First watch the clip of Governor Cuomo from New York:

Then watch Bishop Baron:

Read a bit of metaphysics by Aquinas if you like.

Appreciate how instructions to build a bike are written.

Understand that every moment of human existence is not merely a game about winning and losing.

Now read on.

I doubt that Cuomo is in the midst of a Christian existential crisis. Baron takes him on, but that is too easy for him.

The rest of us may tremble on the shaky theological ground underneath our own feet, though.

Surely we all can sympathize with and credit those who have suffered and recovered, as Cuomo does. His words are not a treatise on God as the prime cause, nor should what he said be held up to quibble with Aquinas. As fun or difficult as that is. He sends his words of comfort to citizens that cry out in despair. The intent I understand. Give credit to those who are feeling the pain of “social distancing” – the curve is going to flatten – and keep doing what you are doing.  Since he can chart man’s work in curves on graphs, the context has everything to do with data-driven curves and graphs. It was an encouraging speech.

The “What did God do?” question he provokes is not new. Our relative experience of a global crisis is new. We test each other and collect the data. I know of no test of God that could return data that looks like a curve.

There is no test of God during this pandemic, no data to chart. Man tests man. Man collects his own data, man interprets his own charts. What data does God collect when he tests himself, what would his chart look like?

In a crisis, our choice is not binary: faith or despair. God is with us in our suffering, yet he does not will suffering, despair, or death upon any of us. “How much did he do?” to keep us from suffering and death? Well, we are still here. So that is something.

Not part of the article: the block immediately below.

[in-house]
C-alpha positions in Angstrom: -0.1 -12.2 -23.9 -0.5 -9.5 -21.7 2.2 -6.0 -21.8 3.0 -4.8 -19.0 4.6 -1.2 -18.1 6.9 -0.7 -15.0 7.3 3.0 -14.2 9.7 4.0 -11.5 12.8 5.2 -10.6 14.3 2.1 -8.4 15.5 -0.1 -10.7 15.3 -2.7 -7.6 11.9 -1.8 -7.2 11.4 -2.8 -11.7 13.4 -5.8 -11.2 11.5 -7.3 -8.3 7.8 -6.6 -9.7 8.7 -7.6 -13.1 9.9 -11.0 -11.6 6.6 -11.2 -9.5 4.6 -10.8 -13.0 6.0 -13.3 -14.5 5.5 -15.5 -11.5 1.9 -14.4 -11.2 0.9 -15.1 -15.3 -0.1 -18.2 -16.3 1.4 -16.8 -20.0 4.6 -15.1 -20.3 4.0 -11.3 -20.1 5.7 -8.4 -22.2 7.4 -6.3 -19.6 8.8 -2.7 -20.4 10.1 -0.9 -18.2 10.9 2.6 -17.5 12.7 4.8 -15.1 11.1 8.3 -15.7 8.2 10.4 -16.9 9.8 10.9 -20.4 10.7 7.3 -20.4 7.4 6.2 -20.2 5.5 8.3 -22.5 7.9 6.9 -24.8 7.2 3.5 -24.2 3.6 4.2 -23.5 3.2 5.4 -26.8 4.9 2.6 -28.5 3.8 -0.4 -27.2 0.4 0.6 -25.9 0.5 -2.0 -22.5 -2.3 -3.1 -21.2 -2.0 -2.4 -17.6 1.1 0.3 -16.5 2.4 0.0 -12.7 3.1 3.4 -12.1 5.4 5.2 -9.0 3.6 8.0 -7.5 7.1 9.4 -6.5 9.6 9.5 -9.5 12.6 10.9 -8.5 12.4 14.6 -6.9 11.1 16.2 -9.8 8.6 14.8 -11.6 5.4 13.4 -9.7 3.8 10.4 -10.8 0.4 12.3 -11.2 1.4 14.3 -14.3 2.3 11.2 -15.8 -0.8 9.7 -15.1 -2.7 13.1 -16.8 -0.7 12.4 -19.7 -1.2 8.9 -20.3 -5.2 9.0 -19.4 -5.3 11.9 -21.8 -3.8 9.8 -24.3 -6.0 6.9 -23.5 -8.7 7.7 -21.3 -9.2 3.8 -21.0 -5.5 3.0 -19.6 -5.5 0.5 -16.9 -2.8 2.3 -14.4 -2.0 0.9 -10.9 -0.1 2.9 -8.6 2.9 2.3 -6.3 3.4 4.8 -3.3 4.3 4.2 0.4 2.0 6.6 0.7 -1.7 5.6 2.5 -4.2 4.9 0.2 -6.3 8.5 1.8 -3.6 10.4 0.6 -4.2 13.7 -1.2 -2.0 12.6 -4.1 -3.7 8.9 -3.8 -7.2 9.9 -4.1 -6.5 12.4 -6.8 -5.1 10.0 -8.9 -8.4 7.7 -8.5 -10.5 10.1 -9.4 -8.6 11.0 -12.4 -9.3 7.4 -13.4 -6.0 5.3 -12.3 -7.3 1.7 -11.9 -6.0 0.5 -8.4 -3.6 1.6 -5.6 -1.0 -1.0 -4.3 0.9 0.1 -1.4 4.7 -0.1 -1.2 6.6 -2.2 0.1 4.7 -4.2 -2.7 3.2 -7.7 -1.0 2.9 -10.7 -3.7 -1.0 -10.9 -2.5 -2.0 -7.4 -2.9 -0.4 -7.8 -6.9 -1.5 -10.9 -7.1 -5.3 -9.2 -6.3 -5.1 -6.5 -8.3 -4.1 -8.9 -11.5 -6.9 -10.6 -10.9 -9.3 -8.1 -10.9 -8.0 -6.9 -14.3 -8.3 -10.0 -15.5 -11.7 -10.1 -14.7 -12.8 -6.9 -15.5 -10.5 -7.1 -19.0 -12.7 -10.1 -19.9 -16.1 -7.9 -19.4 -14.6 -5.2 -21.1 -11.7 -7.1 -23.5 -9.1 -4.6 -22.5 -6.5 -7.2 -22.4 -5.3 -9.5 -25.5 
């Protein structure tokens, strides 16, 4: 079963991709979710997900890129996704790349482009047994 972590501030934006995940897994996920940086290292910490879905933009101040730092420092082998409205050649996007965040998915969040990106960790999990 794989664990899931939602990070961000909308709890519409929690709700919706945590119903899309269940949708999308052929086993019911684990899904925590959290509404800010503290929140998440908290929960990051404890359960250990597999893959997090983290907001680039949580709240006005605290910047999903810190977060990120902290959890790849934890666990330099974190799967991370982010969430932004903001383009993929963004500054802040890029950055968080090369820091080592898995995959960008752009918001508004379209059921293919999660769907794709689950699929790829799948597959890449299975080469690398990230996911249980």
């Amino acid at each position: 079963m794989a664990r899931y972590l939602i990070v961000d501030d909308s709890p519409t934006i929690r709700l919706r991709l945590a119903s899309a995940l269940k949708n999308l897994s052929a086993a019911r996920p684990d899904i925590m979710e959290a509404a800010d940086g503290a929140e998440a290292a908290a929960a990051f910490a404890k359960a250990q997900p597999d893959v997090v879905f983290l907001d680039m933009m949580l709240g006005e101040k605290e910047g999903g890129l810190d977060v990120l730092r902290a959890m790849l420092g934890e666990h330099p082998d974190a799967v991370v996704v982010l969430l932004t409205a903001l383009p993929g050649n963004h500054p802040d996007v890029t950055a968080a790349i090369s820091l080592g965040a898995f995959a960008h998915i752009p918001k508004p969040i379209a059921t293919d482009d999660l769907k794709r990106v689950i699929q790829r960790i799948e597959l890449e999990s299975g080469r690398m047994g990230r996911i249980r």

Reminds me of when I joke with kids at school, “How many times has God saved your life? All of them.”

God is with us in our recovery, and he does will life, healing, recovery on us all. “How much did he do?” He is the source of life, the power to heal, and the desire to love. No one can put that in a graph either. My faith is that in the midst of our deepest darkness, God wills that there be light. When we are then bathed in his light, of course we give thanks to God. When we wish for healing, recovery, love; we are doing God’s will. When we wish for the end of suffering, disease, pain, and death; we are also doing the will of God.

The virus, remember, does not have this will.

God is not on the graph, God’s contributions were not included in the data collection. That’s fair. No credit to God in this graph today.

Where do you even begin to create a chart of God’s impact on our world? You can’t start God’s data at (0,0) – and where would you put the first dot for infinite love?

God and man are together in this fight. In faith one day we will say gloriously, “we did this together.”

Still looking for God’s data on the graph? Look up, way, way up. When we see light, after so much time in the dark, it does hurt the eyes, though.

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